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Video mapping

Video mapping

Hologram

Hologram

Water screen

Water screen

TV Commercial

TV Commercial

Stereoscopic film

Stereoscopic film

Virtual effects (VFX)

Virtual effects (VFX)

Virtual reality

Virtual reality

360 degree image

360 degree image

Interactive screen

Interactive screen

Branding & marketing

Branding & marketing

Virtual Reality

 

Virtual reality (VR) is an interactive computer-generated experience taking place within a simulated environment, that incorporates mainly auditory and visual, but also other types of sensory feedback like haptic.

This immersive environment can be similar to the real world or it can be fantastical, creating an experience that is not possible in ordinary physical reality. Augmented reality systems may also be considered a form of VR that layers virtual information over a live camera feed into a headset or through a smartphone or tablet device giving the user the ability to view three-dimensional images.


 

Virtual Reality Technology

Current VR technology most commonly uses virtual reality headsets or multi-projected environments, sometimes in combination with physical environments or props, to generate realistic images, sounds and other sensations that simulate a user's physical presence in a virtual or imaginary environment. A person using virtual reality equipment is able to "look around" the artificial world, move around in it, and interact with virtual features or items. The effect is commonly created by VR headsets consisting of a head-mounted display with a small screen in front of the eyes, but can also be created through specially designed rooms with multiple large screens.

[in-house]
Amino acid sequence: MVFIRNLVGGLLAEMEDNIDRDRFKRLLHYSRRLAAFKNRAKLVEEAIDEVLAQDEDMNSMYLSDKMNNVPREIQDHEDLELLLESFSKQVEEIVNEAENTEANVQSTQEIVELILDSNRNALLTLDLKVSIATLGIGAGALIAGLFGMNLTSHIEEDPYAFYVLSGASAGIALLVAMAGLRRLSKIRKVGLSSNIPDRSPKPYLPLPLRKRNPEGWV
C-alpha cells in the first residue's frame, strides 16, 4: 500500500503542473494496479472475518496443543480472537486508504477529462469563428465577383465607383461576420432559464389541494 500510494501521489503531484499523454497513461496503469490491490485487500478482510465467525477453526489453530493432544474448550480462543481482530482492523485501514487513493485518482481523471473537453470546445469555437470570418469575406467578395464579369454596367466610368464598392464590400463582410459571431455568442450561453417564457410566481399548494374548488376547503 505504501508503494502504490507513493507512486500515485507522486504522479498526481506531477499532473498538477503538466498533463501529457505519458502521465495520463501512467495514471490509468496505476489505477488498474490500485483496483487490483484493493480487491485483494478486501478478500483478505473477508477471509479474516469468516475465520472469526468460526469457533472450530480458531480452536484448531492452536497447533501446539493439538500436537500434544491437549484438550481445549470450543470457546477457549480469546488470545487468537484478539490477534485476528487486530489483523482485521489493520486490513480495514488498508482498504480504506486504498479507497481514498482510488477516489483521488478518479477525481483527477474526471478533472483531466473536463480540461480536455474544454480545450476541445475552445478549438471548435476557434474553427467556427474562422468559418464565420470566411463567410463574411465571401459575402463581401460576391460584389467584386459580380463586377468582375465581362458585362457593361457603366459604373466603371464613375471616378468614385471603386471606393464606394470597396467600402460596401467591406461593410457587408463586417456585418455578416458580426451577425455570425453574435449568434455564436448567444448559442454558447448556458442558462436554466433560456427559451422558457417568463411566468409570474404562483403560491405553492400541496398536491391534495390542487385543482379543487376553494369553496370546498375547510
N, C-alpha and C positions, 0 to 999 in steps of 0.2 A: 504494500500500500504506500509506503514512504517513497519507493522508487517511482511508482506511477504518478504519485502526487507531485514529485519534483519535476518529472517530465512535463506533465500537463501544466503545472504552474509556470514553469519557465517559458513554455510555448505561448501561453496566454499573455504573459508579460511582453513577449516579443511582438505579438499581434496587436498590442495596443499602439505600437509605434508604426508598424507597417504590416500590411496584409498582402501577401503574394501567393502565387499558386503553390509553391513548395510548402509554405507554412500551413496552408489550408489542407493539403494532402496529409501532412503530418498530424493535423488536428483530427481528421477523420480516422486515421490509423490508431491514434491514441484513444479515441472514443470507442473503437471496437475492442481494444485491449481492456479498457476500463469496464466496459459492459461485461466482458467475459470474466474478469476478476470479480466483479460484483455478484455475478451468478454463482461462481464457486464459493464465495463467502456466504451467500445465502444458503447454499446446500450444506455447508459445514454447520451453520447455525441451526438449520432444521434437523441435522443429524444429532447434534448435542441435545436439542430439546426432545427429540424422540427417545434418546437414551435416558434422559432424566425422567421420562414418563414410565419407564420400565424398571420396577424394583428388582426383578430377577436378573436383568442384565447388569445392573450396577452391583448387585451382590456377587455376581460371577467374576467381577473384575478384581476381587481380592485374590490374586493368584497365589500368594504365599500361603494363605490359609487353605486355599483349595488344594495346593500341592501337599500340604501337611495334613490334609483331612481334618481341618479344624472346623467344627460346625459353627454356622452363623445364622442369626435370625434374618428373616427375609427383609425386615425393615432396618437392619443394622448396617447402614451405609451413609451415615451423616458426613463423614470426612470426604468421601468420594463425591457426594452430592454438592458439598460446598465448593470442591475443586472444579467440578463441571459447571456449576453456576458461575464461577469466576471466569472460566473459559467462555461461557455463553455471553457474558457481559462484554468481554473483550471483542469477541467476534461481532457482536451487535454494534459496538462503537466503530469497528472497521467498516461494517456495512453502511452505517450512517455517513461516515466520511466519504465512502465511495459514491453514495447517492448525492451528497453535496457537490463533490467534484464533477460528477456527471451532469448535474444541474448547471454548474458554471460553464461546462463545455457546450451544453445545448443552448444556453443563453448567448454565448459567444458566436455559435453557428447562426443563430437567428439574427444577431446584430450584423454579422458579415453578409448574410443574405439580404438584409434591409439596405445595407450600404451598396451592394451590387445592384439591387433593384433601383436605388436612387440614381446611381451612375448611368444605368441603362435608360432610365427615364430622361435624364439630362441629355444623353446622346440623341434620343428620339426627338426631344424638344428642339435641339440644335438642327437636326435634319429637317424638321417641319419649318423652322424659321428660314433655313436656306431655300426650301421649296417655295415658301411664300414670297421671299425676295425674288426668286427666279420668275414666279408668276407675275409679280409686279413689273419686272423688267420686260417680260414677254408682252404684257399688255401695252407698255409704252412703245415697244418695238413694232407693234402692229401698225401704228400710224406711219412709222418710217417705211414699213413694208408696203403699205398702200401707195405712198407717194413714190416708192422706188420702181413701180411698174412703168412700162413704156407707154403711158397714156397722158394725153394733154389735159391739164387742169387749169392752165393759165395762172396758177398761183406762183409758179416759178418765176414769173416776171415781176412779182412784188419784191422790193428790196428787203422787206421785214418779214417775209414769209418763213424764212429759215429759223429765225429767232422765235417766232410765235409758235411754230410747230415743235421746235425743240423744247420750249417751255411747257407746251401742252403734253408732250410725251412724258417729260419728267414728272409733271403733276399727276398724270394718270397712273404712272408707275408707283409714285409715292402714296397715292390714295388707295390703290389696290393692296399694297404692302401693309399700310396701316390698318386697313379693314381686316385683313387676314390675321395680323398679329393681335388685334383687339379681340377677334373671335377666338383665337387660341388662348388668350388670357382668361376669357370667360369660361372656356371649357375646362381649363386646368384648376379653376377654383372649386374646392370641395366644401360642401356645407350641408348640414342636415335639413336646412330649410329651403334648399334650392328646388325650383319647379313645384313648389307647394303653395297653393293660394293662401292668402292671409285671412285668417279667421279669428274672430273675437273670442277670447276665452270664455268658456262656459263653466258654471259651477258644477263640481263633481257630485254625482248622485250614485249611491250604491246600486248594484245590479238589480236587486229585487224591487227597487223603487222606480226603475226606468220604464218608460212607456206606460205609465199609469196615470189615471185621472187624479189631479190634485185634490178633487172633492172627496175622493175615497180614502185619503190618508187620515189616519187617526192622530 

Virtual Reality (VR)

VR systems that include transmission of vibrations and other sensations to the user through a game controller or other devices are known as haptic systems. This tactile information is generally known as force feedback in medical, video gaming and military training applications.

360-degree video is typically recorded using either a special rig of multiple cameras, or using a dedicated camera that contains multiple camera lenses embedded into the device, and filming overlapping angles simultaneously. Through a method known as video stitching , this separate footage is merged into one spherical video piece, and the color and contrast of each shot is calibrated to be consistent with the others. This process is done either by the camera itself, or using specialized software such as Mistika VR that can analyze common visuals and audio to synchronize and link the different camera feeds together. Generally, the only area that cannot be viewed is the view toward the camera support.

360-degree video is typically formatted in an equirectangular projection and is either monoscopic, with one image directed to both eyes, or stereoscopic, viewed as two distinct images directed individually to each eye for a 3D effect. Due to this projection and stitching, equirectangular video exhibits a lower quality in the middle of the image than at the top and bottom. Spherical videos are frequently in curvilinear perspective with a fisheye effect. The heavy barrel distortion often requires rectilinear correction before applications in detection, tracking or navigation.